Flat White

Odd. Celebrities and woke corporates haven’t stopped the strife in the Middle East

21 May 2021

4:00 AM

21 May 2021

4:00 AM

Celebrities and woke corporations have not done enough to end the violent conflict between Israelis and Palestinians.

As the death toll from a days of violence in the Gaza Strip and ­Israel mounts, celebrities have largely ignored the conflict, instead using their powers to change the weather and to end racism.

But it doesn’t have to be this way. 

Imagine if Prince Harry and Meghan Markle, for example, had used their earnest chat with Oprah Winfrey to focus on peace in the Middle East. 

It is not unreasonable to think that a heart-to-heart with the Duchess of Sussex and her ginger handbag would have convinced Hamas militants to turn their swords into ploughshares by now. 

Or what if Greta Thunberg had jetted into Jerusalem and given both sides the same stern talking to that she gave world leaders at the United Nations? 

“Islamic militants – how dare you!” 

You can’t tell me Hamas operatives would continue launching rockets at Tel Aviv if they knew that in doing so they were stealing Greta’s childhood and robbing her of her dreams.

Suitably chastised by the Swedish teenager who knows a thing or two about lowering temperatures, both sides would surely have cooled down enough to sign up for the two-state solution that has eluded politicians for decades. 

At the very least, Michelle Obama could have started a social media hashtag to usher in a new era of harmony for the world’s most troubled region.


Back in 2014, she famously freed more than 200 kidnaped Nigerian school girls using nothing more than a selfie in which she held up the hashtag #BringBackOurGirls

One can only dream of the powerful effect a similarly disapproving selfie might have in this current crisis.

If a look of dismay from the former First Lady worked so well on Boko Haram (it didn’t, but don’t tell her fangirls that) then it would surely melt the hardened hearts of Islamists in Gaza.

And while we are at it, why hasn’t our very own Magda Szubanski employed her considerable tweeting skills to bring an end to the Middle East mess?

Instead of working to free our Prime Minister’s wife from her husband’s creepy Christianity, Szubanski could have used her considerable powers to free the people of Gaza from their terror-loving overlords.

A well-placed tweet or three comparing the women of Gaza to those depicted in the Handmaid’s Tale –women brutally subjugated by power-hungry leaders in a militarized, hierarchical regime of religious fanatics – would make all the difference.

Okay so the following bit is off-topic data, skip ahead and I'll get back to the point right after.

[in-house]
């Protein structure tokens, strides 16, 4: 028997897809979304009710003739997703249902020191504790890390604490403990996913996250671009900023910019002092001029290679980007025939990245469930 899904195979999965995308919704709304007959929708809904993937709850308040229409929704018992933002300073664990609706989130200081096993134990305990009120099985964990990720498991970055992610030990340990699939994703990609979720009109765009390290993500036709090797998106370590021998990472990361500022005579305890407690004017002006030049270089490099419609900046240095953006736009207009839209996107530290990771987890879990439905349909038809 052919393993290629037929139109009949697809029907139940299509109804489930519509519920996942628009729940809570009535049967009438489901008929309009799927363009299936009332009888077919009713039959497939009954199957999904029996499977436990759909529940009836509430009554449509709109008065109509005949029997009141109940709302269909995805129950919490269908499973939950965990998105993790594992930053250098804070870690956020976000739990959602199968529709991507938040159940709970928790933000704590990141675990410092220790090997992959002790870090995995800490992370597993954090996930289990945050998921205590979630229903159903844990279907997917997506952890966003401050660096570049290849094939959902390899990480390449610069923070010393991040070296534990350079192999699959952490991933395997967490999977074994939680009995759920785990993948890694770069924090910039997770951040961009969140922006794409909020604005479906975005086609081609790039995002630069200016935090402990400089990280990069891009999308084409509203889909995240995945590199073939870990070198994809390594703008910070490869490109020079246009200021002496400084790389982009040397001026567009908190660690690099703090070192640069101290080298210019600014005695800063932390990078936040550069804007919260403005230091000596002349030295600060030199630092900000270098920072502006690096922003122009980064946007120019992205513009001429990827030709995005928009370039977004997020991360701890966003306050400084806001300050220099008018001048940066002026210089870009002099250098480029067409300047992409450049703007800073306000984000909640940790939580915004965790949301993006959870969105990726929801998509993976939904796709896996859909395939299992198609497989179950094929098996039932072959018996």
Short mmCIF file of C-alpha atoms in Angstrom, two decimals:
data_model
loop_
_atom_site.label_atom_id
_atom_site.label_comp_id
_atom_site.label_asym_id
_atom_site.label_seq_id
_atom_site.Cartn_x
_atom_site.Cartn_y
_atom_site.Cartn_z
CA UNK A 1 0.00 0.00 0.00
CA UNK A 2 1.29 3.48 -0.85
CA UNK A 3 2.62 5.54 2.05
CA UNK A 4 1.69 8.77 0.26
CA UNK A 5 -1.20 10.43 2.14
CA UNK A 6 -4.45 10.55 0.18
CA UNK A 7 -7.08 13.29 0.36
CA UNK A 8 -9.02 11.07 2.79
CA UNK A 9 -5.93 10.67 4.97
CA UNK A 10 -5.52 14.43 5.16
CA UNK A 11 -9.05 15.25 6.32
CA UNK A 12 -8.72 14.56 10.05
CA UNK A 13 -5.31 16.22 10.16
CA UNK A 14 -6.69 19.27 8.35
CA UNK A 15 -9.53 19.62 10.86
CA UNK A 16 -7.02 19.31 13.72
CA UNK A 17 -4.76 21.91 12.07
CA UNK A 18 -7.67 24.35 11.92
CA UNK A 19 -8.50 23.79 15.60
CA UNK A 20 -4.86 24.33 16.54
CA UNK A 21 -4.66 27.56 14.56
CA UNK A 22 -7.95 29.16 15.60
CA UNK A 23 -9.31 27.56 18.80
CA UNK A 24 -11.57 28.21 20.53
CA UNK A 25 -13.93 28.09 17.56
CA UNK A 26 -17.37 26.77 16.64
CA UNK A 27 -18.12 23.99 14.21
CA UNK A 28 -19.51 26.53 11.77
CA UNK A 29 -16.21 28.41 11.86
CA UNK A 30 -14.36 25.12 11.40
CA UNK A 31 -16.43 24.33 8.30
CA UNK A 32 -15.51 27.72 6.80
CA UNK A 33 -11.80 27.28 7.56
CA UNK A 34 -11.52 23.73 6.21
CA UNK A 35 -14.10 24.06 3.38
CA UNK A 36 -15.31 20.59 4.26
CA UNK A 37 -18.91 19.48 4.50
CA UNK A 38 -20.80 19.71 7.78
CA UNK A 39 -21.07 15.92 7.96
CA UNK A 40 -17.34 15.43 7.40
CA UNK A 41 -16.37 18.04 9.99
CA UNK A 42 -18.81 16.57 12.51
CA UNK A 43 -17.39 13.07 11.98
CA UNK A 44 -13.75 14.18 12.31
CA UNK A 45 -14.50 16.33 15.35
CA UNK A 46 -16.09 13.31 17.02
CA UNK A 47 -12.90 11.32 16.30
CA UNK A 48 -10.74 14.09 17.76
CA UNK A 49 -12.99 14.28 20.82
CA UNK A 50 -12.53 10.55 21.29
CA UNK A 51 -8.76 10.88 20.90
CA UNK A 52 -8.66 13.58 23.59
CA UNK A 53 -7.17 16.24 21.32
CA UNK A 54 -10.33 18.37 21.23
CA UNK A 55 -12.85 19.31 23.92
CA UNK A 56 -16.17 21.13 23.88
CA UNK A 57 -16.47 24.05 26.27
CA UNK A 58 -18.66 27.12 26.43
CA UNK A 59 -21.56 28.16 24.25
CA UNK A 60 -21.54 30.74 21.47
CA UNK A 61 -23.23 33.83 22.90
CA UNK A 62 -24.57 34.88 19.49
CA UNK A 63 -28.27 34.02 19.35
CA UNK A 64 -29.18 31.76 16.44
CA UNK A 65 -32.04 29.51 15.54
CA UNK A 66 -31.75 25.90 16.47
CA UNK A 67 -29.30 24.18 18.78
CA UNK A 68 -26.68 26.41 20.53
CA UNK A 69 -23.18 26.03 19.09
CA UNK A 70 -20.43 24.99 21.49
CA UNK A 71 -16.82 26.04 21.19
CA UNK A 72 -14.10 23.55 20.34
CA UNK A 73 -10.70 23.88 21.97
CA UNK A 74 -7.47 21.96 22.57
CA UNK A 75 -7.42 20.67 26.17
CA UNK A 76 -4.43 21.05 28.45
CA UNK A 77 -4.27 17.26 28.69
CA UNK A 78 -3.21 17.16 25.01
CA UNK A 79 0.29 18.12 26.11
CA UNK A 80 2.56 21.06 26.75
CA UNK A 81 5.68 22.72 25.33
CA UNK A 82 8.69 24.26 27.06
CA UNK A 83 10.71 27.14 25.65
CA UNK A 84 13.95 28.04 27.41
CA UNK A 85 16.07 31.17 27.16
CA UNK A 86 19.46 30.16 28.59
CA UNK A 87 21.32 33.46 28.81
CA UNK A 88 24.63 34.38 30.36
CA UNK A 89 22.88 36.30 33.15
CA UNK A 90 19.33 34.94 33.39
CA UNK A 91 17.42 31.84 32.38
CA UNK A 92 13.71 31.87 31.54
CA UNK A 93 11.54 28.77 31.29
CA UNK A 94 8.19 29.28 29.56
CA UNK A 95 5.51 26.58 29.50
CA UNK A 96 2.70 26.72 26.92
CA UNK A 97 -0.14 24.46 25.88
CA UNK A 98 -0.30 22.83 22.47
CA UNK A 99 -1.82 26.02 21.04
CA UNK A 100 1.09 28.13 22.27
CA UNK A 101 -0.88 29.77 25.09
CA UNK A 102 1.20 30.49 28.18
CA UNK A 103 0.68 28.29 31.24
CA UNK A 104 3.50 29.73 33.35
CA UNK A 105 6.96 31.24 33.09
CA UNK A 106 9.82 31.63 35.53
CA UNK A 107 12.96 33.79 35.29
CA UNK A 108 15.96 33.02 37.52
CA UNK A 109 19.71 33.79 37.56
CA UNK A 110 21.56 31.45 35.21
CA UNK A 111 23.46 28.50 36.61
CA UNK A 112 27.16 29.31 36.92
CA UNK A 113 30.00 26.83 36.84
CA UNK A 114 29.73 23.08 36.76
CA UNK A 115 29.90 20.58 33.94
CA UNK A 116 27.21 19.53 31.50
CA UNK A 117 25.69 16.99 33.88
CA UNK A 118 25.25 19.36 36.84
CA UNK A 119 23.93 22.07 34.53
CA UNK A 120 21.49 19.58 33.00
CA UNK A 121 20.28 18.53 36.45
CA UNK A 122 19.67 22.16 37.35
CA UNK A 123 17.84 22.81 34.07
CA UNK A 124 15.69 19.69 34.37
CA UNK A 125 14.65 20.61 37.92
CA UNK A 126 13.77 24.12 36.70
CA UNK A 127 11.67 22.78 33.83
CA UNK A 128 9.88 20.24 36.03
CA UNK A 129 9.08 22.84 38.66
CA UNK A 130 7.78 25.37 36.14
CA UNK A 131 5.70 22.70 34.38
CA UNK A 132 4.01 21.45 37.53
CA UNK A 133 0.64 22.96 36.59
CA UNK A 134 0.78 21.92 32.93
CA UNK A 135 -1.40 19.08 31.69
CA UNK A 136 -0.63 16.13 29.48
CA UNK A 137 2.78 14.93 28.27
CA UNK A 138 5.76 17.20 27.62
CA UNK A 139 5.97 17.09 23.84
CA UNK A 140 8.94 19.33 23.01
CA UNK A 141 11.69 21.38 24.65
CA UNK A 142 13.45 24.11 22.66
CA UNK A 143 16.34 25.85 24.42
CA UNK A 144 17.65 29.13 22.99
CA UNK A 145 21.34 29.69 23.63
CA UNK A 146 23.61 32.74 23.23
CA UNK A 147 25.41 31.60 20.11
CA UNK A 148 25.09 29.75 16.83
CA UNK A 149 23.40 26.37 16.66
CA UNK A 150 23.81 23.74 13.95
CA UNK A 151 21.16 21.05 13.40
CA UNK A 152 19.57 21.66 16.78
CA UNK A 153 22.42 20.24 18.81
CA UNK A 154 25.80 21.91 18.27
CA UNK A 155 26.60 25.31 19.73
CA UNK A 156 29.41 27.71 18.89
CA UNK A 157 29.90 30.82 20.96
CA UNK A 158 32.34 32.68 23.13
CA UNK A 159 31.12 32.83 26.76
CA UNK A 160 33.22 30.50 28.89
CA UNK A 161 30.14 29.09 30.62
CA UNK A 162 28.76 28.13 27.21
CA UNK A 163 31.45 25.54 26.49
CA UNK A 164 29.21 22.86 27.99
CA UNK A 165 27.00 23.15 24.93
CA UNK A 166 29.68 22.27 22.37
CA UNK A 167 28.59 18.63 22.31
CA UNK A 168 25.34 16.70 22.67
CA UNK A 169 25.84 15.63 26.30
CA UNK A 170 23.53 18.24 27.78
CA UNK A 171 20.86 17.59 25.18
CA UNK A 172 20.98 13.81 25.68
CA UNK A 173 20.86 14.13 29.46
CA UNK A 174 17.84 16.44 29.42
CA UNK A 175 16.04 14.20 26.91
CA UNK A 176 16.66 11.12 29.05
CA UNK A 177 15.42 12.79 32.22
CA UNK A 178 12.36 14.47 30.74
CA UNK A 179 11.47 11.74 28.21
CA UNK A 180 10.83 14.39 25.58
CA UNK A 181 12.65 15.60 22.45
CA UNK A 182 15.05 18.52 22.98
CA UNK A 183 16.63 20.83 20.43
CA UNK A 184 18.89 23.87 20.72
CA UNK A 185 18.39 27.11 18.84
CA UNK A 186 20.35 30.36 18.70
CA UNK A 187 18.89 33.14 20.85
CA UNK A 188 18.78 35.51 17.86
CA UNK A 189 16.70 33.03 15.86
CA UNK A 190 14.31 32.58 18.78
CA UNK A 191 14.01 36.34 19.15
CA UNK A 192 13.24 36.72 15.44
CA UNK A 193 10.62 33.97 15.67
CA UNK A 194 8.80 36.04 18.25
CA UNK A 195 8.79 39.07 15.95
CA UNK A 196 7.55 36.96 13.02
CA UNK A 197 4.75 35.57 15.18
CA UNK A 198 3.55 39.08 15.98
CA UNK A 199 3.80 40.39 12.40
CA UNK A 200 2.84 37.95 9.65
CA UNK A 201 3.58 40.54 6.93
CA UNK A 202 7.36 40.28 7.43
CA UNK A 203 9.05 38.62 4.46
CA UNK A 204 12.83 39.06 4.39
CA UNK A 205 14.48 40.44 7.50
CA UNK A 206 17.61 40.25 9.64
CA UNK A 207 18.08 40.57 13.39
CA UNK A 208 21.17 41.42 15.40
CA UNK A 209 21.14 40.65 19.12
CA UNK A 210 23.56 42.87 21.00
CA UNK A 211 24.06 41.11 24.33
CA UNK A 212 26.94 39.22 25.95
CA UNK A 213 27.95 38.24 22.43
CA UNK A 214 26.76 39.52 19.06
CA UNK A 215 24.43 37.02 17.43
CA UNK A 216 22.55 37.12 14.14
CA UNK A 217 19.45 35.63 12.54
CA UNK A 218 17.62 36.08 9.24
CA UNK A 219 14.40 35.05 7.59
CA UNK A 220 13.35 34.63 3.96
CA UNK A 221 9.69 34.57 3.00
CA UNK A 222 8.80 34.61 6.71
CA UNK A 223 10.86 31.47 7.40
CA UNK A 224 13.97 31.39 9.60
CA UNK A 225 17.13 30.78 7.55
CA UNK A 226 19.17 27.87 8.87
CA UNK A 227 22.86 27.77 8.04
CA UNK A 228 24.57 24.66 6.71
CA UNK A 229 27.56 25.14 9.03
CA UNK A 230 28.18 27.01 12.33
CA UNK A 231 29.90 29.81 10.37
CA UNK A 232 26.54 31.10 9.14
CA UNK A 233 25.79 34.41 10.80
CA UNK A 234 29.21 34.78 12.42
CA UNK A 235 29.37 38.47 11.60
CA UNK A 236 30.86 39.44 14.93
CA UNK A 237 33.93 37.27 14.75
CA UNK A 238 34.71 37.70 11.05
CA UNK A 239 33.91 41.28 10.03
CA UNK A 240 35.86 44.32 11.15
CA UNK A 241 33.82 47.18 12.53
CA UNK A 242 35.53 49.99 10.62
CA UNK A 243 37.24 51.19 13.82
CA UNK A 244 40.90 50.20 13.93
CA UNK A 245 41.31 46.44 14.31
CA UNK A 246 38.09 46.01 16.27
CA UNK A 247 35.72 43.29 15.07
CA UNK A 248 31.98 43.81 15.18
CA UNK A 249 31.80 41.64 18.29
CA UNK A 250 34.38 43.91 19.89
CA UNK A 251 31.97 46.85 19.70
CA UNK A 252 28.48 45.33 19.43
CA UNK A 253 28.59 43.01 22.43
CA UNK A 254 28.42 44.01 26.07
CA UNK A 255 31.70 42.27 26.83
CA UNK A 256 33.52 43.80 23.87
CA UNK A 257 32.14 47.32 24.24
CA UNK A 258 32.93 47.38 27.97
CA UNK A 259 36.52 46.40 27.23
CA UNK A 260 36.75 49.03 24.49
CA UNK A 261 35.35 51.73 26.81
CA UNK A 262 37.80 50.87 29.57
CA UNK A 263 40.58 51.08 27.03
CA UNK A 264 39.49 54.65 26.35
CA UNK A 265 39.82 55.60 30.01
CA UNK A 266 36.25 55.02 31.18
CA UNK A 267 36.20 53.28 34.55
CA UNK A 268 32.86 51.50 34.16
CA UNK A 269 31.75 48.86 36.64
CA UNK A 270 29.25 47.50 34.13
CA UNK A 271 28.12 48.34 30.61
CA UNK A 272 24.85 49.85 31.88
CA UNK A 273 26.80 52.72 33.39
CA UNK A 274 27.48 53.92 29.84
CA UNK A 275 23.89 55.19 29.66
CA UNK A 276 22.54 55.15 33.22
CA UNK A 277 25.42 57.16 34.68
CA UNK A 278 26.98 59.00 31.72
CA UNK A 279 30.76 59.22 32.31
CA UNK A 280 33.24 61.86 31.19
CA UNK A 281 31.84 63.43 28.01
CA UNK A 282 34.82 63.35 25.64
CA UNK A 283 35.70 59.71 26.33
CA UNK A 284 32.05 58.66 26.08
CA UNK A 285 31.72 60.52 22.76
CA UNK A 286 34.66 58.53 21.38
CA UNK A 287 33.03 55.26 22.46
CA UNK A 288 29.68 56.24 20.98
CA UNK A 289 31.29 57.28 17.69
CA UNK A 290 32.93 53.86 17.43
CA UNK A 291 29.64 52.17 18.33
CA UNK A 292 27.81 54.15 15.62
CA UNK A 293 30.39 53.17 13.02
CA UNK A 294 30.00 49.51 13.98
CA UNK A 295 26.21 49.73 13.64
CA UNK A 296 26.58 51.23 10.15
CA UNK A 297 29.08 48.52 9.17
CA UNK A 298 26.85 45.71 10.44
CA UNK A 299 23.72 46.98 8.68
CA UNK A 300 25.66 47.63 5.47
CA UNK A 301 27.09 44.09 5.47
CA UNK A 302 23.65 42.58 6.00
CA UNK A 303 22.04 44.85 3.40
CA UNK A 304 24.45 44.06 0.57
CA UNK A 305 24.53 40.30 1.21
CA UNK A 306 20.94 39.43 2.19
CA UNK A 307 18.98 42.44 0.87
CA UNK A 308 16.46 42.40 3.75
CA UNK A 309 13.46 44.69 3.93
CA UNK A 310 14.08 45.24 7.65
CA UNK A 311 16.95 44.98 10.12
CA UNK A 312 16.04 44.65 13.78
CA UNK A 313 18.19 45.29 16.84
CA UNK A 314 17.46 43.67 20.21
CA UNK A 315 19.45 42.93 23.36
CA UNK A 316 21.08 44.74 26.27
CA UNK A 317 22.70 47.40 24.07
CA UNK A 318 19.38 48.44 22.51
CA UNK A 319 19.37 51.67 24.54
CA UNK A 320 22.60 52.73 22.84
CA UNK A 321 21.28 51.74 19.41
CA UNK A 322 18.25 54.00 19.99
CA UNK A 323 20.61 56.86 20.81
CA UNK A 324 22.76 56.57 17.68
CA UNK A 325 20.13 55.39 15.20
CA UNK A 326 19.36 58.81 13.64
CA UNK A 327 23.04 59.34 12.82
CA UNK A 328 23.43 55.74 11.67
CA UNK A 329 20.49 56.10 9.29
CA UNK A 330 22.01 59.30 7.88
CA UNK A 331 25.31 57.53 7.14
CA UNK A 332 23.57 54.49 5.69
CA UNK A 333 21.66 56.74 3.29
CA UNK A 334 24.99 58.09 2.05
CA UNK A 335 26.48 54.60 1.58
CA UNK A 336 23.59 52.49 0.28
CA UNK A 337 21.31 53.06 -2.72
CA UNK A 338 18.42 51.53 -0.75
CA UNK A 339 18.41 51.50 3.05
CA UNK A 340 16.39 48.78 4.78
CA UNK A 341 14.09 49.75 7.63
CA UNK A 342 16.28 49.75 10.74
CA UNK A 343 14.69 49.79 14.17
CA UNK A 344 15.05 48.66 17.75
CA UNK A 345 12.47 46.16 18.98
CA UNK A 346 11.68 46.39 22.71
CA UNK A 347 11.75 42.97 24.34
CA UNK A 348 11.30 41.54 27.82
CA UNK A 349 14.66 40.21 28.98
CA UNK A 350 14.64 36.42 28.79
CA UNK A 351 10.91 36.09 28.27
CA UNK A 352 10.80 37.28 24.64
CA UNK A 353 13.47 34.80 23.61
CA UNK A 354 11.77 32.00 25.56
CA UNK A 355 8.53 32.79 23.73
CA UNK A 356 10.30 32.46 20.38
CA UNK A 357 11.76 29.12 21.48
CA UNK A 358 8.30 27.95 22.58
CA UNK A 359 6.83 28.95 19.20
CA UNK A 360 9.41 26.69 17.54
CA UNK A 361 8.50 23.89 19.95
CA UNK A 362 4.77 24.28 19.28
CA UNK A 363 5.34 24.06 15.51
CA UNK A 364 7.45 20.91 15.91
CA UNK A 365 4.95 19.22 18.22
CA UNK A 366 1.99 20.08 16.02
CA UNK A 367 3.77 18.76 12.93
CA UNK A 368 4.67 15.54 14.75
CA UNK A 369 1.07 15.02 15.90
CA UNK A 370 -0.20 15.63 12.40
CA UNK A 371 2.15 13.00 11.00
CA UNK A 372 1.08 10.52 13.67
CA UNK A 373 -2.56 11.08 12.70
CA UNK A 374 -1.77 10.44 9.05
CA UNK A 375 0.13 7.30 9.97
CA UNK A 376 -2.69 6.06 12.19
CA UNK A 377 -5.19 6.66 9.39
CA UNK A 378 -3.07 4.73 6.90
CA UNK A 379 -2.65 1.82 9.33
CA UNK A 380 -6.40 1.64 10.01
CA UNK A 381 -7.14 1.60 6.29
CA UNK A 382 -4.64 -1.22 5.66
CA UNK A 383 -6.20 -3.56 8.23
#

It would at least be more accurate than the highly partisan, anti-Christian bile that normally fills her Twitter feed.

But alas, celebrities can only solve one world problem at a time. And besides, having exposed the horror’s of Pentecostalism, Magda’s got a television game show to focus on.

What then of our woke corporations that continually lecture us on learning and listening and doing better? Where are they in the Middle East’s hour of need?

Gillette single-handedly ended toxic masculinity in Australia with a powerful advertising campaign that taught us not to play fight in the backyard and not to excuse blokey jesting as just ‘boys being boys’.

As a direct result, Aussie men are now the best a man can be – clean-shaven and very in touch with their kinder, gentler, more feminine selves. 

You won’t see us flinging explosives across the ditch at our New Zealand cousins because we now know that’s not the best a man can be. 

Which begs the question, if a razor company can do that for us, why won’t they do it for the guys in Gaza? 

The advertisement they created to neuter toxic Aussie men requires only the smallest tweak in order to powerfully change the attitude of rocket-ladened Hamas males.

With a soaring musical score playing in the background, a fatherly voice could tell Palestinians: “Hiding amongst civilians to lob missiles at Jews has been going on for far too long. We can’t laugh it off, making the same old excuses. We believe in the best in men. Gillette — the best a Palestinian man can get.”

You can’t tell me a pep talk like that from a major corporation would not immediately convince Islamists to down their weapons and take up shaving instead. The path to peace, not to mention faces across the region, would suddenly be smooth.

Peace in the Middle East is only a Tweet, a rendition of John Lennon’s Imagine or even a condescending selfie away. 

It’s probably unrealistic to think that our cultural betters can solve every human ill. And they have already done so much to improve us. But if they could just use their heady influence, hectoring tone and superior perspective one more time — we mortals, not least of all in Israel and Gaza, could sure use their help.

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